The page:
LONDON (Reuters) - Top share index closed flat on Tuesday, underperforming most European bourses as a swathe of downbeat domestic data outweighed optimism about crisis-hit Spain and Greece.
British construction activity shrank last month, and confidence about the next year fell to its lowest in almost four years, as the British Chamber of Commerce said that growth in the next two years will be weaker than previously thought.
The downbeat news provided a blow to Chancellor George Osborne ahead of a half-yearly budget statement on Wednesday in which he is expected to defend an austerity plan that has failed to deliver a strong recovery.
“I think people are generally very cautious on the UK ahead of tomorrow’s autumn statement. People are just adjusting portfolios today, I wouldn’t think people are taking a view on direction going into that statement,” Ioan Smith, strategist at Knight Capital, said.
“People will tend to trade moves, rather than position for a move, given that a few people will probably want to protect their books at this stage of the year if they have performance to protect.”
Reflecting this caution, volumes were thin, at just 70 percent of an already-thin average 90-day volume, and stocks seen as resilient to economic uncertainty prospered, with consumer staples alone adding 4.4 points.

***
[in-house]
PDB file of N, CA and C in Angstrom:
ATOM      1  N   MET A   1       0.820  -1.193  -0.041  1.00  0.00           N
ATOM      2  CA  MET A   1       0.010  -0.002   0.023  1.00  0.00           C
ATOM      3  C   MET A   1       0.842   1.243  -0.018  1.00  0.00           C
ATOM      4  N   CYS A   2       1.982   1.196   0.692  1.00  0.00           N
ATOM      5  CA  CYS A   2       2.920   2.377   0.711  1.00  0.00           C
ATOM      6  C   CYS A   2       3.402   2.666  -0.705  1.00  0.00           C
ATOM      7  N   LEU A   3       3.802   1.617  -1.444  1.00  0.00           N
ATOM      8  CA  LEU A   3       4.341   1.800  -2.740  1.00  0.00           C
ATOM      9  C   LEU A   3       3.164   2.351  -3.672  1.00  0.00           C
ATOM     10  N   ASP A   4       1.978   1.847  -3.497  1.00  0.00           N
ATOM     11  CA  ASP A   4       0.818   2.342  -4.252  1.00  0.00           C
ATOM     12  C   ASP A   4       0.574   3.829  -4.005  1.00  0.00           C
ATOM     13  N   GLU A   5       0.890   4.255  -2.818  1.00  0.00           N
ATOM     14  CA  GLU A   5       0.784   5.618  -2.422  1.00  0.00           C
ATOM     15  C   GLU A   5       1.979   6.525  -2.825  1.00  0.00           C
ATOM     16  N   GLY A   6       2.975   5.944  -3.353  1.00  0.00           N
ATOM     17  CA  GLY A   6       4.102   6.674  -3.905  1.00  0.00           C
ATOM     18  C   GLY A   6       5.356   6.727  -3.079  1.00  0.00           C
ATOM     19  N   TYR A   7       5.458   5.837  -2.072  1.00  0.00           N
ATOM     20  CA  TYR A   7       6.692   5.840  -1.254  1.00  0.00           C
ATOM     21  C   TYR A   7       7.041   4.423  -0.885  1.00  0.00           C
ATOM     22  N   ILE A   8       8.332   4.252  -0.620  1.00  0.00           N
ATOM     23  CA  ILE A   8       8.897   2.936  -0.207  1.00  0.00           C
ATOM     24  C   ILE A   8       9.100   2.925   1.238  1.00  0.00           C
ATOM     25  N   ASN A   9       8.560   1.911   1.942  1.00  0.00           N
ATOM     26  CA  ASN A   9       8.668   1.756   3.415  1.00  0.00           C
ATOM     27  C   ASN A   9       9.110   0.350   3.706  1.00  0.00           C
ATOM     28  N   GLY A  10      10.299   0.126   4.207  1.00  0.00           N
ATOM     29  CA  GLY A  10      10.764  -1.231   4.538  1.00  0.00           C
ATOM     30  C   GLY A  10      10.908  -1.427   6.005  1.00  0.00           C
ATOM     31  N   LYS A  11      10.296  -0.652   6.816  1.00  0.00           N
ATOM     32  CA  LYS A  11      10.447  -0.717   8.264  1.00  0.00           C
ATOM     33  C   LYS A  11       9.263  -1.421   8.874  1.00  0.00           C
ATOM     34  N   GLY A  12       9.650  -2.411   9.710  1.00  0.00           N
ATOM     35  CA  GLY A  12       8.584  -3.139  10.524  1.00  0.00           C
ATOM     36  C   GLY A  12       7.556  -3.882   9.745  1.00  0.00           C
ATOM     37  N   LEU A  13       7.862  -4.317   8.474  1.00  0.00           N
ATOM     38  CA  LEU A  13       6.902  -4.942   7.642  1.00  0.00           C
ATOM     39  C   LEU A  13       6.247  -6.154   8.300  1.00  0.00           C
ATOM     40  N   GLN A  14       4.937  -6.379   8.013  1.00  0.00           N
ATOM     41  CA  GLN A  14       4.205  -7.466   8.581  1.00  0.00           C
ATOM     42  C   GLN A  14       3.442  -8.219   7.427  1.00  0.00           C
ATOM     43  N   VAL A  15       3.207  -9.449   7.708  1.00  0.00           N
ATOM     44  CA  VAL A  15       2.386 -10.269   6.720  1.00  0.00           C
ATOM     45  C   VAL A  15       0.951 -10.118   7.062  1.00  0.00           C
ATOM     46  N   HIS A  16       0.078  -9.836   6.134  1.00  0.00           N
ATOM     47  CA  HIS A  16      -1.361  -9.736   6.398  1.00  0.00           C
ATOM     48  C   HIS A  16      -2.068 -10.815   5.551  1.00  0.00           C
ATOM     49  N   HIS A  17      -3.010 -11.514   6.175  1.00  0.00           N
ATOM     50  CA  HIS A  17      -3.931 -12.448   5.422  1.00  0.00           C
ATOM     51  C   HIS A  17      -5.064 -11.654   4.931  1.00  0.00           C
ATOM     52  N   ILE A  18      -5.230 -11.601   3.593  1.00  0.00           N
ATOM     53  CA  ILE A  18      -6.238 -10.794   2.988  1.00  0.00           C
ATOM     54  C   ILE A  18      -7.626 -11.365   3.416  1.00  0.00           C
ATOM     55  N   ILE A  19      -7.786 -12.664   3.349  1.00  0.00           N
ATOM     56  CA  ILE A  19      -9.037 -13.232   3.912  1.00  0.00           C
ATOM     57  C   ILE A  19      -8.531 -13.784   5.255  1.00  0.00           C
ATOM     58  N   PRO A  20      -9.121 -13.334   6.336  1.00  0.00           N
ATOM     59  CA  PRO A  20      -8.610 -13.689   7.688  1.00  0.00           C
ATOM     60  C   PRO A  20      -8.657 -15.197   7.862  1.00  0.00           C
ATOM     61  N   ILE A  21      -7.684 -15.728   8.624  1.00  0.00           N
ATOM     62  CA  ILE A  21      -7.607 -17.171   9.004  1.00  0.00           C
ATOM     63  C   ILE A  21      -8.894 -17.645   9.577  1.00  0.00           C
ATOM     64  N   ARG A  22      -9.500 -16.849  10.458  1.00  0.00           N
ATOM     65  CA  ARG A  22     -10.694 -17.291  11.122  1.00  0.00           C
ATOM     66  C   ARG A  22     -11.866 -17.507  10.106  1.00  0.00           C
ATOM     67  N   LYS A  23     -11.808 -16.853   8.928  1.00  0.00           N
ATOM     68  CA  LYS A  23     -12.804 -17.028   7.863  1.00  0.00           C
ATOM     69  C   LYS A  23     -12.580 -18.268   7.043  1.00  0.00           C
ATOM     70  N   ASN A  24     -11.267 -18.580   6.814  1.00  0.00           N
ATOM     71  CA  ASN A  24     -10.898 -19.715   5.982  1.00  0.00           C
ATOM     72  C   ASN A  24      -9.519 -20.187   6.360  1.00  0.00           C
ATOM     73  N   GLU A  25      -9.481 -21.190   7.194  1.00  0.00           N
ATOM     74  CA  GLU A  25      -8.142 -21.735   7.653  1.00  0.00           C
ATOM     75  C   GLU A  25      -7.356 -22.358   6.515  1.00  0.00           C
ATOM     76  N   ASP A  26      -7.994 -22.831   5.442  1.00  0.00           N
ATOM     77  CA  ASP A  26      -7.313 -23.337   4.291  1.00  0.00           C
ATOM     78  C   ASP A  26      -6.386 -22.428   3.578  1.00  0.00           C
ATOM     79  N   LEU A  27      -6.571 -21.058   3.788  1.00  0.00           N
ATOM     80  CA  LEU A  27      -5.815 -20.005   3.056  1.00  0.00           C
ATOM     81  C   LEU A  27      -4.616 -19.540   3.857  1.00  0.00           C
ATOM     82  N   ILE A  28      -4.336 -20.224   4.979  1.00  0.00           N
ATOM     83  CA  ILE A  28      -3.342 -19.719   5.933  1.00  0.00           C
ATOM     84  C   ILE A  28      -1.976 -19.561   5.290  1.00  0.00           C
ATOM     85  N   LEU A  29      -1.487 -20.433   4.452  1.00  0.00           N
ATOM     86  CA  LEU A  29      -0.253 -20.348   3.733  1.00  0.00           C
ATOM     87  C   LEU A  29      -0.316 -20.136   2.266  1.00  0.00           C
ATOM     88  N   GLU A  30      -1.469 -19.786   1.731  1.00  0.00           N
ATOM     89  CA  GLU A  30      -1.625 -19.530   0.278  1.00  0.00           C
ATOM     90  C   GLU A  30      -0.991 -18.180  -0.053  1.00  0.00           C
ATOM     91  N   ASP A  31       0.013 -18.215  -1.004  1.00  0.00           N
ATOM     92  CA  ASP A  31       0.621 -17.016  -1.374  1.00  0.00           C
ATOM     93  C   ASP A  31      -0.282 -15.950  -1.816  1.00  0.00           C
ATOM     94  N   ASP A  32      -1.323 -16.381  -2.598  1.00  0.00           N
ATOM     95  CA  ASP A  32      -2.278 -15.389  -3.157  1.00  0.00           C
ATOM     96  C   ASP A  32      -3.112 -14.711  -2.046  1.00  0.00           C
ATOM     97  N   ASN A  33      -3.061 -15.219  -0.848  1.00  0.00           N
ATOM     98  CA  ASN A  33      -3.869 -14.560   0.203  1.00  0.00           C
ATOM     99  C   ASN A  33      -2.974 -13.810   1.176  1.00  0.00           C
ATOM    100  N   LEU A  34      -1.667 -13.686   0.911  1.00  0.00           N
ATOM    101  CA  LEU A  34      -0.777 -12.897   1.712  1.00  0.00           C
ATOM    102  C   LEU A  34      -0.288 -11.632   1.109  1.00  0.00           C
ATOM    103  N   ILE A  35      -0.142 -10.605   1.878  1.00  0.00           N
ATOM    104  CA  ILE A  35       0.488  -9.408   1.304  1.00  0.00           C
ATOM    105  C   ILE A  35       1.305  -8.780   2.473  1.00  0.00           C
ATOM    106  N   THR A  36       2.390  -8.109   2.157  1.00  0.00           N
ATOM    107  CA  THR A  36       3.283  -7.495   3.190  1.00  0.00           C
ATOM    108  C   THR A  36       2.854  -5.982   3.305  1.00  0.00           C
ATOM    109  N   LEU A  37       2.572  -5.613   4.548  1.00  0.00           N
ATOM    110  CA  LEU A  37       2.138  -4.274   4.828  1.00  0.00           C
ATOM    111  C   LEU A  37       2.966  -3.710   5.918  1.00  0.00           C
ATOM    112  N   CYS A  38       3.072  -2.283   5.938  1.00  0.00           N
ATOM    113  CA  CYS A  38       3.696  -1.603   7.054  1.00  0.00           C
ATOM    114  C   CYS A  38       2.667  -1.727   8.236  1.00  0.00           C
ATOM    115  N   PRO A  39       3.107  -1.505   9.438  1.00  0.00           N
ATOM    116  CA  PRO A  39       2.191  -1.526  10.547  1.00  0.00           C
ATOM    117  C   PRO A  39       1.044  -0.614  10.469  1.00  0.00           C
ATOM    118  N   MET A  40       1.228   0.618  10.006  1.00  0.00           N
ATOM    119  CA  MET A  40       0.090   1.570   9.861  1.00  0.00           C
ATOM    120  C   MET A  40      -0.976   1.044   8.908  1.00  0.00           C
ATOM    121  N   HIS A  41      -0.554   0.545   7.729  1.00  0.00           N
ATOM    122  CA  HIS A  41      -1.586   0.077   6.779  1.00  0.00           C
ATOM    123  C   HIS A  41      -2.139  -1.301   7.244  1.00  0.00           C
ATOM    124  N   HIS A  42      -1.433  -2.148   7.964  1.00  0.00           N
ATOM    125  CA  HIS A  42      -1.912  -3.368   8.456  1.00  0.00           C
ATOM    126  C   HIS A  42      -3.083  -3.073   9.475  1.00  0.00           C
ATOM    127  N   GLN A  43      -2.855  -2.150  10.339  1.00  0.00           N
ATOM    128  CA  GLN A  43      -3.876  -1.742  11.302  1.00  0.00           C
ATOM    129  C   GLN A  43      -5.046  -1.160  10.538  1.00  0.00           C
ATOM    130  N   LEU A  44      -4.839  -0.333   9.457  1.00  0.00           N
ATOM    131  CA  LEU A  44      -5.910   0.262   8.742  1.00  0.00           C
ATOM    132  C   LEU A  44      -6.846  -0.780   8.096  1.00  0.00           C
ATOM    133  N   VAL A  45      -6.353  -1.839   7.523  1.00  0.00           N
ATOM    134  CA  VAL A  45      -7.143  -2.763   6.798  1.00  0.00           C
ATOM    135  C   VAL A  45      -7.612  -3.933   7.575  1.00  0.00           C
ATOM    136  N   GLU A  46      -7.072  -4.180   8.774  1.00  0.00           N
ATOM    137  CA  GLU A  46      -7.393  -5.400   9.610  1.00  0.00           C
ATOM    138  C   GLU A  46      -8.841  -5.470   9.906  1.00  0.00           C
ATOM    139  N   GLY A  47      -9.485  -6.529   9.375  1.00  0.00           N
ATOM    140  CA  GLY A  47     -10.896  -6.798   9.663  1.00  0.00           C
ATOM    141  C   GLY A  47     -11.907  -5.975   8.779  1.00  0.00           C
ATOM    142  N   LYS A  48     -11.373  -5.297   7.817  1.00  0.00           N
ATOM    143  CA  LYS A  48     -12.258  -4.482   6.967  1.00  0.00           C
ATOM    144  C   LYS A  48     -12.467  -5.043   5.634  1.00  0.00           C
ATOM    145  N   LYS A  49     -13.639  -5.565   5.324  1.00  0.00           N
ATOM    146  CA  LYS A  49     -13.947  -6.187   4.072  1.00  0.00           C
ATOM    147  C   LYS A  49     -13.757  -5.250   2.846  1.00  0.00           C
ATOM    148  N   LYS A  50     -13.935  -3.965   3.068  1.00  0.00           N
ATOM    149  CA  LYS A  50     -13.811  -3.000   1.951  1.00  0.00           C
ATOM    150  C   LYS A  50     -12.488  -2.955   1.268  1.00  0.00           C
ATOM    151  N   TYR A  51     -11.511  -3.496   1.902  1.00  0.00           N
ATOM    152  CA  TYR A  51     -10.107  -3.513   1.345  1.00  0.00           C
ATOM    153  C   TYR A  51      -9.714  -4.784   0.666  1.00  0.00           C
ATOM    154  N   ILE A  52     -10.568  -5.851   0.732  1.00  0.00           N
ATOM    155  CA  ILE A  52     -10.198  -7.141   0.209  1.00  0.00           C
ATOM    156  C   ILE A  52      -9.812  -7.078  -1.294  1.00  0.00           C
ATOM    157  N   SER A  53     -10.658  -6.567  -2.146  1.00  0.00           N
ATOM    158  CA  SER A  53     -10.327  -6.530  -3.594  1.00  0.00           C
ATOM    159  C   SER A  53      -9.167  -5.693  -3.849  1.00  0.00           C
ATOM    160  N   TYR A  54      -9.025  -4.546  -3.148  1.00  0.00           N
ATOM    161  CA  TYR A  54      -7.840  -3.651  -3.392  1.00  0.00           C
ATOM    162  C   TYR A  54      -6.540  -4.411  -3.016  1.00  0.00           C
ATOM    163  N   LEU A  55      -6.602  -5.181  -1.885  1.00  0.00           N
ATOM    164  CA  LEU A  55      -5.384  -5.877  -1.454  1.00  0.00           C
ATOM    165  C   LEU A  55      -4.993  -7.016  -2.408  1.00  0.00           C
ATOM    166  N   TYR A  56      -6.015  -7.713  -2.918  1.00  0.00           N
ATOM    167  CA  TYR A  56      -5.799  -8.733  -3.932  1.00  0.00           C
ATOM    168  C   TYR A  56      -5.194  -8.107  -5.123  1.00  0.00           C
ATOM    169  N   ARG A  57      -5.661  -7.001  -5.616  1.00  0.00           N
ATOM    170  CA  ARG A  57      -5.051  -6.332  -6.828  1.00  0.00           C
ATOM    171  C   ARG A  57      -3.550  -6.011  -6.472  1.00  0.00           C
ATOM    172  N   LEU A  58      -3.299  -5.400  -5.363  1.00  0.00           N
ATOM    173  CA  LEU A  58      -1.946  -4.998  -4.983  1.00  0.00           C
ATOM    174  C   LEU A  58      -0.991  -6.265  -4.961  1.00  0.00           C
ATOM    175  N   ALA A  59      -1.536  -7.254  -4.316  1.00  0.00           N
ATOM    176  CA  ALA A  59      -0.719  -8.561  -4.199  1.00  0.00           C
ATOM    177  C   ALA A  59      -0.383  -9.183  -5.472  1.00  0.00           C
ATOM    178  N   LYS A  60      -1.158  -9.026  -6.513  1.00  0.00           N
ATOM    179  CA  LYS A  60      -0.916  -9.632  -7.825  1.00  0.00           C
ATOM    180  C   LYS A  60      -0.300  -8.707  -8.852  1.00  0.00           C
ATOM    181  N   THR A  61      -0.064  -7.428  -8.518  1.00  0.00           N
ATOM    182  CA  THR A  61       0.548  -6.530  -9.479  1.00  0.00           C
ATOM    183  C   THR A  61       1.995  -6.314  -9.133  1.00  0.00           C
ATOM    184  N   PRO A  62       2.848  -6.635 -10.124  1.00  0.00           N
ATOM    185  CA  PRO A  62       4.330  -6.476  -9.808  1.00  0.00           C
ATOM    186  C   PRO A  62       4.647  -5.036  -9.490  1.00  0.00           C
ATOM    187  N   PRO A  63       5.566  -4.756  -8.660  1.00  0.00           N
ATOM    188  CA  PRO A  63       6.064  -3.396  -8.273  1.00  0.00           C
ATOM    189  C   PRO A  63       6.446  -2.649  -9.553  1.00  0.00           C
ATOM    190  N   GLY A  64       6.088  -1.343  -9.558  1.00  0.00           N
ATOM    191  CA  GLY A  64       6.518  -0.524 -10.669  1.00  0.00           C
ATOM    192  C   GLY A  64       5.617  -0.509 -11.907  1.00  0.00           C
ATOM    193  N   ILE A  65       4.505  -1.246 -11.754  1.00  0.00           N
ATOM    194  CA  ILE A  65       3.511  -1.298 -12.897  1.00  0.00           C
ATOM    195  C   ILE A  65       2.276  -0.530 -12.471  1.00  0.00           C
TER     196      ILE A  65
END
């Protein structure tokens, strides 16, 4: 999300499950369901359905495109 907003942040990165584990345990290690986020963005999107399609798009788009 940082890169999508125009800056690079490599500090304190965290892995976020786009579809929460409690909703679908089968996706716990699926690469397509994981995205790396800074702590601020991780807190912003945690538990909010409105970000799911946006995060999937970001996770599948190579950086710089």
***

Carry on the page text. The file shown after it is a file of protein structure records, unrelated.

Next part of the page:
Conversely, energy, which is “cyclical,” or sensitive to economic growth trends, weighed, with Tullow Oil the biggest faller on the index. It shed 5.8 percent after announcing it had not found any commercial hydrocarbons after completing drilling at an offshore well in French Guiana.
Among cyclicals, financials proved resilient, adding 2.5 points to the index, with sentiment lifted by Spain’s formal request for a bank bailout and optimism over Greece’s debt deal. Spanish stocks gained 0.2 percent on the day, with European financials up 0.6 percent.
The FTSE 100 index closed down 6.48 points, or 0.1 percent at 5,877.72, underperforming gains of 0.4 percent on the French CAC 40 and 1 percent for Italian blue-chips.
Trading was tightly rangebound, as the index closed between 5,866 and 5,872 for the fourth day in a row.
“With non-farm payrolls on Friday, I can see this week being fairly quiet, further exacerbated by seasonal trends in the lead up to Christmas,” Jack Pollard, analyst at Sucden Finance, said.
“On a technical basis ... if we look back to August, it all still looks so rangebound.”
Editing by Catherine Evans